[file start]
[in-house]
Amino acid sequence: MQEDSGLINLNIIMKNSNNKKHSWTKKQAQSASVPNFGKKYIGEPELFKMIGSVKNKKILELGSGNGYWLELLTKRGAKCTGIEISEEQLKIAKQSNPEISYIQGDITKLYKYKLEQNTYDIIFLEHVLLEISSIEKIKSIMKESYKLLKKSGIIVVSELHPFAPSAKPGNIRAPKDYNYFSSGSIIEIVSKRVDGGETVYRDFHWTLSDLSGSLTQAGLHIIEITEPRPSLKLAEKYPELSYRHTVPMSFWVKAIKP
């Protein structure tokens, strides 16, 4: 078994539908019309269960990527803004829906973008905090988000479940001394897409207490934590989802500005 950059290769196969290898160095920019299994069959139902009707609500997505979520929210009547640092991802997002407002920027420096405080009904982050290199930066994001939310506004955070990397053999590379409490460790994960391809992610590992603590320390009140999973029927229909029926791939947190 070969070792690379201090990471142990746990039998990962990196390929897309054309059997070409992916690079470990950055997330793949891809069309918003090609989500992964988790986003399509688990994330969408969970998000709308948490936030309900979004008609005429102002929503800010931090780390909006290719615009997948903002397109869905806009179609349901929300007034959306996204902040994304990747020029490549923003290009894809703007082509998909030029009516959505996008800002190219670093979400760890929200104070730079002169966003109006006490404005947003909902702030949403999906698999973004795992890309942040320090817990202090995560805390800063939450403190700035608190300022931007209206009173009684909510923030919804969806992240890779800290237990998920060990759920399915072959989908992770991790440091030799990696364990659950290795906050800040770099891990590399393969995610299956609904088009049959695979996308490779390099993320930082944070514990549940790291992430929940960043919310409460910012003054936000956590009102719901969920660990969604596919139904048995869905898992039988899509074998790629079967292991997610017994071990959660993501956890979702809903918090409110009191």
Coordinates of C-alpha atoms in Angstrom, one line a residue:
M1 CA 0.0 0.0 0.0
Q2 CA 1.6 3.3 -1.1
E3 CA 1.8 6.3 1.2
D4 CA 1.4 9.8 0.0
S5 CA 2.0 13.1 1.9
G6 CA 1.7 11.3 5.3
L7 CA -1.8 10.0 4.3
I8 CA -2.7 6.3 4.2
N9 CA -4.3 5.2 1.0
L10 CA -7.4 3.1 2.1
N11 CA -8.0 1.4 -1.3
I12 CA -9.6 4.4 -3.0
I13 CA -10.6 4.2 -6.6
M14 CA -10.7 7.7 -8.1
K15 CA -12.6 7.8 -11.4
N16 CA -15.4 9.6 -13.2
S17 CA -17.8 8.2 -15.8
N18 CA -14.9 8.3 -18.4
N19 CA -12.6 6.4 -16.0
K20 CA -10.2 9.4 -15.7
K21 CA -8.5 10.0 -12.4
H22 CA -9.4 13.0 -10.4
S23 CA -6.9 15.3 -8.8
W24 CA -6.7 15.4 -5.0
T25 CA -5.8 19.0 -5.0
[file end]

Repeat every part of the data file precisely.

[in-house]
Amino acid sequence: MQEDSGLINLNIIMKNSNNKKHSWTKKQAQSASVPNFGKKYIGEPELFKMIGSVKNKKILELGSGNGYWLELLTKRGAKCTGIEISEEQLKIAKQSNPEISYIQGDITKLYKYKLEQNTYDIIFLEHVLLEISSIEKIKSIMKESYKLLKKSGIIVVSELHPFAPSAKPGNIRAPKDYNYFSSGSIIEIVSKRVDGGETVYRDFHWTLSDLSGSLTQAGLHIIEITEPRPSLKLAEKYPELSYRHTVPMSFWVKAIKP
């Protein structure tokens, strides 16, 4: 078994539908019309269960990527803004829906973008905090988000479940001394897409207490934590989802500005 950059290769196969290898160095920019299994069959139902009707609500997505979520929210009547640092991802997002407002920027420096405080009904982050290199930066994001939310506004955070990397053999590379409490460790994960391809992610590992603590320390009140999973029927229909029926791939947190 070969070792690379201090990471142990746990039998990962990196390929897309054309059997070409992916690079470990950055997330793949891809069309918003090609989500992964988790986003399509688990994330969408969970998000709308948490936030309900979004008609005429102002929503800010931090780390909006290719615009997948903002397109869905806009179609349901929300007034959306996204902040994304990747020029490549923003290009894809703007082509998909030029009516959505996008800002190219670093979400760890929200104070730079002169966003109006006490404005947003909902702030949403999906698999973004795992890309942040320090817990202090995560805390800063939450403190700035608190300022931007209206009173009684909510923030919804969806992240890779800290237990998920060990759920399915072959989908992770991790440091030799990696364990659950290795906050800040770099891990590399393969995610299956609904088009049959695979996308490779390099993320930082944070514990549940790291992430929940960043919310409460910012003054936000956590009102719901969920660990969604596919139904048995869905898992039988899509074998790629079967292991997610017994071990959660993501956890979702809903918090409110009191």
Coordinates of C-alpha atoms in Angstrom, one line a residue:
M1 CA 0.0 0.0 0.0
Q2 CA 1.6 3.3 -1.1
E3 CA 1.8 6.3 1.2
D4 CA 1.4 9.8 0.0
S5 CA 2.0 13.1 1.9
G6 CA 1.7 11.3 5.3
L7 CA -1.8 10.0 4.3
I8 CA -2.7 6.3 4.2
N9 CA -4.3 5.2 1.0
L10 CA -7.4 3.1 2.1
N11 CA -8.0 1.4 -1.3
I12 CA -9.6 4.4 -3.0
I13 CA -10.6 4.2 -6.6
M14 CA -10.7 7.7 -8.1
K15 CA -12.6 7.8 -11.4
N16 CA -15.4 9.6 -13.2
S17 CA -17.8 8.2 -15.8
N18 CA -14.9 8.3 -18.4
N19 CA -12.6 6.4 -16.0
K20 CA -10.2 9.4 -15.7
K21 CA -8.5 10.0 -12.4
H22 CA -9.4 13.0 -10.4
S23 CA -6.9 15.3 -8.8
W24 CA -6.7 15.4 -5.0
T25 CA -5.8 19.0 -5.0